The alert, which came in the form of a news release, cautions homeowners to be leery of “scam-artists offering to help them navigate (the process) in exchange for a substantial cut of any supplemental flood insurance payout they could get.”

FEMA has pitched the review procedure — in which as many as 142,000 post-Sandy claims could be given a second look — as one that does not require the services of attorney.

“You don’t need a middleman taking 30 percent of what you’re already entitled to and been waiting too long to receive,” Menendez said in the statement. “You have every right to have an attorney, and there are organizations that will offer free services to ensure that you get 100 percent of what is owed to you.”

10 Jun 2015

Should you hire lawyer for Sandy insurance claim?

Should you hire a lawyer to assist you with a review of your flood-insurance claim?

Three New Jersey groups that are offering free legal counseling for storm victims suggest you speak to them first.

“They don’t need to pay an attorney to do this,” Alayna Berg, a forensic social worker with Legal Services of New Jersey, told Ocean County disaster advocates on June 4. “This is not something that is so scary. There are three organizations that are willing to give information for free. Please try that first.”

Legal Services of NJ will join with the Community Health Law Project and Volunteer Lawyers for Justice to offer a free forum on the National Flood Insurance Program and the review process for flood insurance claims from 11 a.m. to 1 p.m. Saturday, June 13 at the Toms River Municipal Building, 33 Washington St.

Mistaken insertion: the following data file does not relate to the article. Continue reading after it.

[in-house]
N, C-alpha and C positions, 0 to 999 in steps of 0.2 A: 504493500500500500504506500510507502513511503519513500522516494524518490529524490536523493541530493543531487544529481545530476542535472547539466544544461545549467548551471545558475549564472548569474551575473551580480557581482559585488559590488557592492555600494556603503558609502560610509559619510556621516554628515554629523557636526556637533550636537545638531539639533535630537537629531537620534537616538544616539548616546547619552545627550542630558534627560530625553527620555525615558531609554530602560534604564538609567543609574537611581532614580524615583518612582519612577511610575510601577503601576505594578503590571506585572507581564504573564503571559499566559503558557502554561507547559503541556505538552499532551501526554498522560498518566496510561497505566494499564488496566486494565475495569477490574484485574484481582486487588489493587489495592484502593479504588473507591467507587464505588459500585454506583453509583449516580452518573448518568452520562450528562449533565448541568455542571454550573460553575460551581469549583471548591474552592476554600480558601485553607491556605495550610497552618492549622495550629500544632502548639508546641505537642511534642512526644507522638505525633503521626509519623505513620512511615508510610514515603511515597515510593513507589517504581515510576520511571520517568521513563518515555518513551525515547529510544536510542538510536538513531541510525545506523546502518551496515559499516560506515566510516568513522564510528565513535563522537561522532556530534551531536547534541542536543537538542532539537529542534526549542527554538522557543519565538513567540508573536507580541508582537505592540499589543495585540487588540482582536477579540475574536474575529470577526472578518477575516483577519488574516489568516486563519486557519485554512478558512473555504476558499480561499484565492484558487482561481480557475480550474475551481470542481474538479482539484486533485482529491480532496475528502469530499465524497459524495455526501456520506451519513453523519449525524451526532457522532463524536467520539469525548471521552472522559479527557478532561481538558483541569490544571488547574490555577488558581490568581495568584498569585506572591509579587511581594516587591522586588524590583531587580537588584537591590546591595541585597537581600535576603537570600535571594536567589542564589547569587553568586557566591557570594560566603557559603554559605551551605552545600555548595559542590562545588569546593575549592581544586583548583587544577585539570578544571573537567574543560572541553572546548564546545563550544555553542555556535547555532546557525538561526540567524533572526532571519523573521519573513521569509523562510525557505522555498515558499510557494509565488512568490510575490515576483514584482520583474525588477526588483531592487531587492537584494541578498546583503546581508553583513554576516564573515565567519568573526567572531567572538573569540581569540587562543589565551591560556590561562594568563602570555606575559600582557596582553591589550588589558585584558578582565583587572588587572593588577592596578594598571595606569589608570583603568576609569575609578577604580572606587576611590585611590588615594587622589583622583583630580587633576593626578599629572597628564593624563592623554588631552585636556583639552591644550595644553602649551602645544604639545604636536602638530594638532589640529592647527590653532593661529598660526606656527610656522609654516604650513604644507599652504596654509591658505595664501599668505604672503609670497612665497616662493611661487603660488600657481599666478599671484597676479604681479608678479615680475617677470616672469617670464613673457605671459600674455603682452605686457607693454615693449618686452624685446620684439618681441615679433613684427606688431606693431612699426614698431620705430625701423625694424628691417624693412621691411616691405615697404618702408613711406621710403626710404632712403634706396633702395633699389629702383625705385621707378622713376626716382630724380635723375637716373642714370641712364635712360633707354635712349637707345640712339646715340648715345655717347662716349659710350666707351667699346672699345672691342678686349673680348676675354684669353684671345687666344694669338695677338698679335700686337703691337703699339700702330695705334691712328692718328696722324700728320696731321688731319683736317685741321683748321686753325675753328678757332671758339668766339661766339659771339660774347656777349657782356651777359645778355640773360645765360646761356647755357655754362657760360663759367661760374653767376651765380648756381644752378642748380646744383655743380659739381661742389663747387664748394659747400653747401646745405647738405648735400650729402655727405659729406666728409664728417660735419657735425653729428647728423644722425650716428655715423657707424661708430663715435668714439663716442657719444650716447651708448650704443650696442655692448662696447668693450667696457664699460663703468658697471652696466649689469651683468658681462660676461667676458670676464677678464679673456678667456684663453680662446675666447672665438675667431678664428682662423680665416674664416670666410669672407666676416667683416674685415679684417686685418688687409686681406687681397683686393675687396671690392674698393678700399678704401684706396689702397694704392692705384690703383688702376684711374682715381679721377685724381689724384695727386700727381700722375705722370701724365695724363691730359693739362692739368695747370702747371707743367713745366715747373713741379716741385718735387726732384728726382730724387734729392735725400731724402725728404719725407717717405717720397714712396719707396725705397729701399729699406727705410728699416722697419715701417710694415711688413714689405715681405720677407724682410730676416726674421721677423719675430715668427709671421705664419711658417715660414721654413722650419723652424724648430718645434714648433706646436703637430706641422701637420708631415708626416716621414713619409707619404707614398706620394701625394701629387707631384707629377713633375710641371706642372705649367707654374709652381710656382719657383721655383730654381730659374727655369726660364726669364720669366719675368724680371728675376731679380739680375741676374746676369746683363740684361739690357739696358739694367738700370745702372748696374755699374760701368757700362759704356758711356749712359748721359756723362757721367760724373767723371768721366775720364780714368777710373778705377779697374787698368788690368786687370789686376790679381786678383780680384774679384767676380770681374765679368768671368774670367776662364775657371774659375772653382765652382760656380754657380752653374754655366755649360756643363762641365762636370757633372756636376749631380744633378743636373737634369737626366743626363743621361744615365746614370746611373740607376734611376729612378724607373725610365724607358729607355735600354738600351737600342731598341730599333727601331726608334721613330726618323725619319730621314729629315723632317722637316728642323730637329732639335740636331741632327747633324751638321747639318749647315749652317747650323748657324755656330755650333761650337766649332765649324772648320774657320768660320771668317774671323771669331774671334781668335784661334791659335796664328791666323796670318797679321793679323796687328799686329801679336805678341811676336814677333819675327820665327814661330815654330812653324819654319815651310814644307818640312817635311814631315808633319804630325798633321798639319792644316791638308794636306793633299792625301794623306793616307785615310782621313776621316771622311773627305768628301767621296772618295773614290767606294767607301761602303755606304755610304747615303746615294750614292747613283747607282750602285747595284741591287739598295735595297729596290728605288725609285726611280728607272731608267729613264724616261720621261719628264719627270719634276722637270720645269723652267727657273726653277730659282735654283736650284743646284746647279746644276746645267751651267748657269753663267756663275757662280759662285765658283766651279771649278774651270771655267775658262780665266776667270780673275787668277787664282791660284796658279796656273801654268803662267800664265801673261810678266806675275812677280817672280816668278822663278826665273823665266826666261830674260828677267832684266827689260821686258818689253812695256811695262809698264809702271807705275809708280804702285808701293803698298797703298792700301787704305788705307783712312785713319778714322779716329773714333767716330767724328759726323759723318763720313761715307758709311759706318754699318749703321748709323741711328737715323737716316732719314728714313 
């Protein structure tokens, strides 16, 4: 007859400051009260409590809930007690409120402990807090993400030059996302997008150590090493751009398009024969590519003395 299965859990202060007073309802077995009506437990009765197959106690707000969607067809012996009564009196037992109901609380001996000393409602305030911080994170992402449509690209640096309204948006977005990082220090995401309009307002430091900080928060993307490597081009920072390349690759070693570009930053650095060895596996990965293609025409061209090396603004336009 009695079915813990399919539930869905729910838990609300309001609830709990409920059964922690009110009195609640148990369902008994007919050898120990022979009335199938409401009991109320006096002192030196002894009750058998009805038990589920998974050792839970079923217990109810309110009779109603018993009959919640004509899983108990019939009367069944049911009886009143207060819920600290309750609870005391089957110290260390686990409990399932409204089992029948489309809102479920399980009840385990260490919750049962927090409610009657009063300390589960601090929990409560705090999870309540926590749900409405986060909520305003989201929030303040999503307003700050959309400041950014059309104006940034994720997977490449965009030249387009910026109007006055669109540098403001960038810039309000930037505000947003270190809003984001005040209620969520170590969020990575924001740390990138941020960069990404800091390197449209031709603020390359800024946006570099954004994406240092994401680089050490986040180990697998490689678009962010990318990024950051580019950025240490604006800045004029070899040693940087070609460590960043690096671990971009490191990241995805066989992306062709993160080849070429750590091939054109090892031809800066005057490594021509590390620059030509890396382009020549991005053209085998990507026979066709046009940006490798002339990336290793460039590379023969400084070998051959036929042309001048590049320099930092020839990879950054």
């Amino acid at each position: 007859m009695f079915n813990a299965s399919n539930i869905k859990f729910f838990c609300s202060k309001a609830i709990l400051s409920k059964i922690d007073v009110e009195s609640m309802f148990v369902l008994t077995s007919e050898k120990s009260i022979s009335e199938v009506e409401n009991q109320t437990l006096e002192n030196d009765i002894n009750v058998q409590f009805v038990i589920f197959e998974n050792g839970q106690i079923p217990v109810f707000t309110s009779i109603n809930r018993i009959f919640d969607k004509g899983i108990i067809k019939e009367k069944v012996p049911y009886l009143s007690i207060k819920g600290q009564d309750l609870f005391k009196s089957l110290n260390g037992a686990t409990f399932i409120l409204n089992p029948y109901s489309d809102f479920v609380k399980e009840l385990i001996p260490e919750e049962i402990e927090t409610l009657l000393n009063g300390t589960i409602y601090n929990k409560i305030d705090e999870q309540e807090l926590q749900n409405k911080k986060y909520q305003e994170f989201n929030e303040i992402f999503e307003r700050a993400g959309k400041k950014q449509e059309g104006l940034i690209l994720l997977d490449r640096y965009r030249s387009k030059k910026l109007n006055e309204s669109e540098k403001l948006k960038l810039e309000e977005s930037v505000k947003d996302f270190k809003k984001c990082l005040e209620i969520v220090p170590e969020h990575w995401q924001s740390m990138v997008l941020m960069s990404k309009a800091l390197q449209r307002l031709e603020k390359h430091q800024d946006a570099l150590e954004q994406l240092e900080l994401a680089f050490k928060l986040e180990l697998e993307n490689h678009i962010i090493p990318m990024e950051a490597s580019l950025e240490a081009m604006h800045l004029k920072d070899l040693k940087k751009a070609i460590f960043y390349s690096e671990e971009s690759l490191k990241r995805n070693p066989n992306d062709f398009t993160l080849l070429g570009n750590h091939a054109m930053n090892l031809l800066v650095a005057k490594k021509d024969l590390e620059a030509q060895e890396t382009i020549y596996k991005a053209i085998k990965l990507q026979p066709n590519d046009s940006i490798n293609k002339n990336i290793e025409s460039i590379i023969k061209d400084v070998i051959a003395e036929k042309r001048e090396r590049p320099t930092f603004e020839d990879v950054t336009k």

But after more than 2 1/2 years of fighting for more flood insurance money, some Sandy victims don’t believe they’ll get a fair review from FEMA without the help of a lawyer.

Don’t go it alone

George Kasimos, founder of the Sandy watchdog group Stop FEMA Now, believes that Sandy victims are better off hiring a lawyer to represent them.

“I am of the firm belief that you should not go this alone,” Kasimos said. “People who just pick up the phone and do this themselves, I don’t think they will get the maximum they are entitled to.”

In March, the Federal Emergency Management Agency announced that 142,000 Sandy victims would get a second chance at making a flood insurance claim if they felt they had been cheated by their flood insurance provider. About 73,000 of those victims live in New Jersey.

26 May 2015

Sandy rental aid program raises monthly payments

Superstorm Sandy victims who need temporary housing while their homes are being repaired or elevated will now be able to get up to $1,300 a month for rental assistance.

That’s $475 more than the original monthly limit in the Rental Assistance Program, which was launched in March by the New Jersey Housing and Mortgage Finance Agency (HMFA). Eligible homeowners can now get up to nine months of rental assistance. There was initially a six-month limit.

Lisa Ryan, a spokeswoman for the state Department of Community Affairs, said HMFA has found that program applicants are facing higher rental costs than originally projected, and that some will be out of their homes for longer periods of time. As a result, the agency decided to raise the amount homeowners can seek each month, and also give three additional months’ help.

“As a result, the Agency decided to make more assistance available for a longer period of time in order to better address the situation” families are actually experiencing, she said.